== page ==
ENTITY speaks to Come From Away choreographer, Kelly Devine.

Stage sensation “Come From Away” owes a large part of its success to Kelly Devine — one of the surprisingly few female choreographers on Broadway.

The hottest show of the spring is not only winning rave reviews and winning big at the box office, it’s also helping to close the gender gap.

“That gap exists for sure,” she tells ENTITY. “There are not many female choreographers on Broadway. I’m in a very male-heavy field. Famous names like Bob Fosse and Jerome Robbins are of a different time when only men choreographed musicals and I don’t know why women are still underrepresented.”

Of the 13 new musicals opening on Broadway this year,  Kelly is one of only three female choreographers working on them.  She has broken Broadway’s glass ceiling but still feels held to a higher standard as a woman in a man’s world. “I feel I have to be great every time,” explains Kelly.

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ENTITY speaks to Come From Away choreographer, Kelly Devine.

Kelly Devine. Photo by Nick Coleman

Her greatest achievement in “Come From Away” may be making the cast of 12 represent the 7,000 characters featured in the story. When American air space was closed on 9/11, 38 planes flying across the Atlantic were ordered to land in Gander, Newfoundland, a small island town off the coast of Canada. For days, the townsfolk helped the 6,579 passengers from around the world find food, shelter and friendship.

Talking of global partnerships, Canadian Prime Minister Justin Trudeau took Ivanka Trump to the  popular show, which was created by David Hein and Irene Sankoff, a Canadian married couple who were in New York during 9/11.

Kelly Devine was a dance teacher in Los Angeles on that fateful day in 2001 and remembers spending 9/11 worrying about the safety of her relatives in New York, especially an uncle who worked in the World Trade Center.  Her loved ones were all safe and well but for many New Yorkers and visitors also impacted by the tragedy, this show has had a cathartic effect. “It’s about people’s kindness at a terrible time and I’ve had a lot of audience members tell me they feel a little more healed by it.”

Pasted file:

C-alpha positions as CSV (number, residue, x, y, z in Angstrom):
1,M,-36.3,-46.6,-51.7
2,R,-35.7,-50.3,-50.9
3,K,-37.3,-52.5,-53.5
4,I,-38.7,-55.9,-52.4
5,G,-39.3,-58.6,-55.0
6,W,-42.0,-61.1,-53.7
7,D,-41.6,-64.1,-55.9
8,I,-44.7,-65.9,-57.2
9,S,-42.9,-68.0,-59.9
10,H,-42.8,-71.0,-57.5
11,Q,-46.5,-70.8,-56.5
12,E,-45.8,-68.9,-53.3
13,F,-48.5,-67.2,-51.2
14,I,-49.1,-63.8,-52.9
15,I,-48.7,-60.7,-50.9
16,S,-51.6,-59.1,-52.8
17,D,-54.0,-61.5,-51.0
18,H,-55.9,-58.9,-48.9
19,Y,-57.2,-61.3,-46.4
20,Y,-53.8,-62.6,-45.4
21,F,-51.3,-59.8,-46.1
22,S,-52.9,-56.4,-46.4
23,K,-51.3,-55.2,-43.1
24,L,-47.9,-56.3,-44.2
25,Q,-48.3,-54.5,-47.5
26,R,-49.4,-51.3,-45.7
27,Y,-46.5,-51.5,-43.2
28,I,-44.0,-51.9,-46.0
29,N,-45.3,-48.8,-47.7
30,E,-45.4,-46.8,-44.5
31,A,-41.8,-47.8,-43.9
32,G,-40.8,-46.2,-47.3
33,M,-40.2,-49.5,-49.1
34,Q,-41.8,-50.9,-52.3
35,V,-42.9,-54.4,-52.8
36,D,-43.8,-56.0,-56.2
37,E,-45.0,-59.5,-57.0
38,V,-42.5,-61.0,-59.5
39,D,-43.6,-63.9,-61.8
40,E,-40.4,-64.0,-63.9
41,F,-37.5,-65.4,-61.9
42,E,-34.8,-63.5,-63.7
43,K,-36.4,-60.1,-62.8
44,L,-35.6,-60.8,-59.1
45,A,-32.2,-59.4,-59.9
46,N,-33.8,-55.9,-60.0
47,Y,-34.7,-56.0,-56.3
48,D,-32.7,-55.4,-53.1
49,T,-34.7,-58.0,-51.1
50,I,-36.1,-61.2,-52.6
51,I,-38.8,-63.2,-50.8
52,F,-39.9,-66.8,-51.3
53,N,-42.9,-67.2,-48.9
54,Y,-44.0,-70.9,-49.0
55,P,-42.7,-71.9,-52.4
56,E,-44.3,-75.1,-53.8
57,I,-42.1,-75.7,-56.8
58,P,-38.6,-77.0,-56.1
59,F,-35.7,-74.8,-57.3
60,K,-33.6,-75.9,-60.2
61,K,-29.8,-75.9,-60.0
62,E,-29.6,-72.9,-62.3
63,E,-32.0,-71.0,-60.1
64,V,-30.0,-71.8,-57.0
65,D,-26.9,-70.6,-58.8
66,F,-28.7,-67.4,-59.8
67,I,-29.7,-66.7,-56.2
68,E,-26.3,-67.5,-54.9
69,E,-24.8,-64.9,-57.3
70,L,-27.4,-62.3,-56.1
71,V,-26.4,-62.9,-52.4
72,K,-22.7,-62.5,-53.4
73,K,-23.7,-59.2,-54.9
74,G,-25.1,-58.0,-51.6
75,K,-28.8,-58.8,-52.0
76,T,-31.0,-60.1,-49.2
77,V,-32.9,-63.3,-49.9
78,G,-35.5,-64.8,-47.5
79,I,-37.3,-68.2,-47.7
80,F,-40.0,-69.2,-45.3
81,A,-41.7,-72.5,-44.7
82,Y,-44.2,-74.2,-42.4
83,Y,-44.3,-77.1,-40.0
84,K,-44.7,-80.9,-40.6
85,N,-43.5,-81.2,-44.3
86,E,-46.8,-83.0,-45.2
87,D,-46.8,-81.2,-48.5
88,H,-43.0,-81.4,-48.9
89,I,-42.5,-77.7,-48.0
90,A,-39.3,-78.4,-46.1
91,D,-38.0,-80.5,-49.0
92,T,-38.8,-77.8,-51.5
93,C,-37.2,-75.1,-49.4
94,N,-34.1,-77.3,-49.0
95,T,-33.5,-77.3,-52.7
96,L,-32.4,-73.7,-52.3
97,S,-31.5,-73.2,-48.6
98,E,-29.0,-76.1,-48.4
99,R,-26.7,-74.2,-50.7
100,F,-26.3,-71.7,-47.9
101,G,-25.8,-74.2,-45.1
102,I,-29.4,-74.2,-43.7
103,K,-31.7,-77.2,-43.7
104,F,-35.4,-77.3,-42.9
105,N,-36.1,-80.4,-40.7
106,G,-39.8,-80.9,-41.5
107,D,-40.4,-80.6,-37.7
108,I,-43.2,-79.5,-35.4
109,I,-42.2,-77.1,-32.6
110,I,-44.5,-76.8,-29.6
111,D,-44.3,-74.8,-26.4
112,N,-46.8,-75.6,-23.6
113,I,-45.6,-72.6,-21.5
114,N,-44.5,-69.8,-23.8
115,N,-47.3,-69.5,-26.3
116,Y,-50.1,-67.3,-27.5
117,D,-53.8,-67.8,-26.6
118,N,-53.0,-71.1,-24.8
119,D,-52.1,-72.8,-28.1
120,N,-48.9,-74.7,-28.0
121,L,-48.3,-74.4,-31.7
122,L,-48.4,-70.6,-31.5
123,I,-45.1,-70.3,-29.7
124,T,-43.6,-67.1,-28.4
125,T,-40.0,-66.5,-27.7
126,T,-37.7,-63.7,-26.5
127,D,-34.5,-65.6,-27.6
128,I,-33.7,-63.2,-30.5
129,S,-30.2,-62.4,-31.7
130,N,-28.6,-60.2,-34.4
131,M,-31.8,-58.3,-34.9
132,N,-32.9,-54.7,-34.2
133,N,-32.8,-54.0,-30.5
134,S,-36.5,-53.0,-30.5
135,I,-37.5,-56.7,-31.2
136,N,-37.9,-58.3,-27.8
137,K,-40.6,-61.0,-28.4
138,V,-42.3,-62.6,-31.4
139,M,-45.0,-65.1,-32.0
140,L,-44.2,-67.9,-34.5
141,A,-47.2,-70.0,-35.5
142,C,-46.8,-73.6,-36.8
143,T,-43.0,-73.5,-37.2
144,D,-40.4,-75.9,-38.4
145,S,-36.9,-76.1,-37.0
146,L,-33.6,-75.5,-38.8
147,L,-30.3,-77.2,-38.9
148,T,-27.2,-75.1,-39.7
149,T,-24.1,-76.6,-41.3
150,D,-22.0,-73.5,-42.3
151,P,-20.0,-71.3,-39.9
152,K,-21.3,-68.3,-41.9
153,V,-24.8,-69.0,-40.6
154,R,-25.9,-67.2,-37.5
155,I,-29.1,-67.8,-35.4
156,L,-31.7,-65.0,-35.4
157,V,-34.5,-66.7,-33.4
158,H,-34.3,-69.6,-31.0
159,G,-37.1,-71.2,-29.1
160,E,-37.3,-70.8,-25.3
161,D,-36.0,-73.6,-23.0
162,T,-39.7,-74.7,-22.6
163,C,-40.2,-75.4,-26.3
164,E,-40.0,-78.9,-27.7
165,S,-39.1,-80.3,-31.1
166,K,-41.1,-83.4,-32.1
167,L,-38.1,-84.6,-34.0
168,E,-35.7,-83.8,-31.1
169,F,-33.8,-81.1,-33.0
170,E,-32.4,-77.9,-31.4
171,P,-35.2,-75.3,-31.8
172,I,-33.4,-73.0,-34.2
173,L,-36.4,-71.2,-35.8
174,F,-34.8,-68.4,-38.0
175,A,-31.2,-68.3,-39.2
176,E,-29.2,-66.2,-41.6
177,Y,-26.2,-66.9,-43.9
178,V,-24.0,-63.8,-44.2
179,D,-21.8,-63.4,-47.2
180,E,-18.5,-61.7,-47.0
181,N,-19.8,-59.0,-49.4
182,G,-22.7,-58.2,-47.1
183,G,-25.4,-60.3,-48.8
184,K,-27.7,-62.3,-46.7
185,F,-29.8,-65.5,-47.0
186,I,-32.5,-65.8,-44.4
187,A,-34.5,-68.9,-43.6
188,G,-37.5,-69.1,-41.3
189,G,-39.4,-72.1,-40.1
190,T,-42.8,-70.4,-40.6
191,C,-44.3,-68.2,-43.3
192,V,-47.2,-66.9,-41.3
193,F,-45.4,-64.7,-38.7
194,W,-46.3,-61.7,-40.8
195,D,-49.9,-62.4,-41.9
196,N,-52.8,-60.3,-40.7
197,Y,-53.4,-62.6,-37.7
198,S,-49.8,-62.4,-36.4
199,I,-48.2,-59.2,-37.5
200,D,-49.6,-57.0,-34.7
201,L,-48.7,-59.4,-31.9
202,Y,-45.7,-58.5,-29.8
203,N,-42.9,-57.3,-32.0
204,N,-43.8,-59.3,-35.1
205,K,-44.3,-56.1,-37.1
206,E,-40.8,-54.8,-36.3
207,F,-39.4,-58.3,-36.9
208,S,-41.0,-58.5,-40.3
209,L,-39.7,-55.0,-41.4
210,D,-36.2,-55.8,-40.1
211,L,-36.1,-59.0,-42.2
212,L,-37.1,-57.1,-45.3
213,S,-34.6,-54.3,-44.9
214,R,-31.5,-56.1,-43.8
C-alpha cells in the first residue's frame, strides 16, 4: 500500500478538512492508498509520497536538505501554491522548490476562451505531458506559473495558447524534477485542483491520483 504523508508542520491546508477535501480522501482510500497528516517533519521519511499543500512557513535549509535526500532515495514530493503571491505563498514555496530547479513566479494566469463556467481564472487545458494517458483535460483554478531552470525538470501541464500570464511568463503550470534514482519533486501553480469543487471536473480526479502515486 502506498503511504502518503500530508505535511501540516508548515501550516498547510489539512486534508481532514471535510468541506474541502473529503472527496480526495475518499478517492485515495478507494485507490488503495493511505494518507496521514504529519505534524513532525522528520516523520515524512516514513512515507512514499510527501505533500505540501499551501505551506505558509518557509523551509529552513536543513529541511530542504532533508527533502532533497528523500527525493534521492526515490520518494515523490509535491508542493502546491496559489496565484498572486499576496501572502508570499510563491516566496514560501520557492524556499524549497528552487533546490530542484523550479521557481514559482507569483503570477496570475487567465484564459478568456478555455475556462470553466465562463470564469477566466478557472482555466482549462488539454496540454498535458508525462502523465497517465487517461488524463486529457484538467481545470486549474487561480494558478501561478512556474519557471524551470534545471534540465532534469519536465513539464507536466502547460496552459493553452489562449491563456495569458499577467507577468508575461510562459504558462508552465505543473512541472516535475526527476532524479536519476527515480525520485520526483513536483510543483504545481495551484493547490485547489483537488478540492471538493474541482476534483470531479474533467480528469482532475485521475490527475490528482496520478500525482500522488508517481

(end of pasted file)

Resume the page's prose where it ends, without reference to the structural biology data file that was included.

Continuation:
Cast member Sharon Wheatley says, “We all want to think that if something happened that we would be willing to take in a stranger no matter what race, no matter from what country and give them the shirt off our back.”

Kelly got the “Come From Away” job after impressing on other musicals like “Memphis, “Rock of Ages,” “Jersey Boys” and the Broadway musical adaptation of “Rocky.”

ENTITY speaks to Come From Away choreographer, Kelly Devine.

She recalls, “That one wasn’t a traditional musical either. But I’m fearless. ‘Rocky’ would have been a joke if it was just a bunch of dancing boxers. I had to find how you make movement with true authentic punches to music and still make it look tough and lethal.”

Her adaptability was forged in childhood. “I started dancing at the age of four and when I became serious about making it my career, my mom said it was competitive and I needed to be able to do everything, so she got me training in everything from ballet to hip hop. That meant I could adapt to any style.

“I started my choreography career at 19 with a fashion show at a shopping mall and progressed to choreographic music videos, commercials, TV shows, films and ultimately Broadway.”

The cast of six men and six women she works with in her current Broadway show had little problem portraying multiple characters but they needed Kelly’s help with the many dance numbers. “They’re a very talented group of actors but dance would not be their first strength so I had to hold a ‘Kelly Boot Camp’ to find what they were good at and expand on that,” she explains.

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The choreographer is proud to be part of a show that enlightens and entertains, showing the best of what the arts can do at a time when arts funding is so threatened by the White House.

She says, “The Broadway community is not happy with the current president’s proposed funding cuts to the arts and some other policies. I feel like ‘Come From Away’ has opened up a conversation about how important it is to be kind and accepting of everybody. That’s a message we need now more than ever.”

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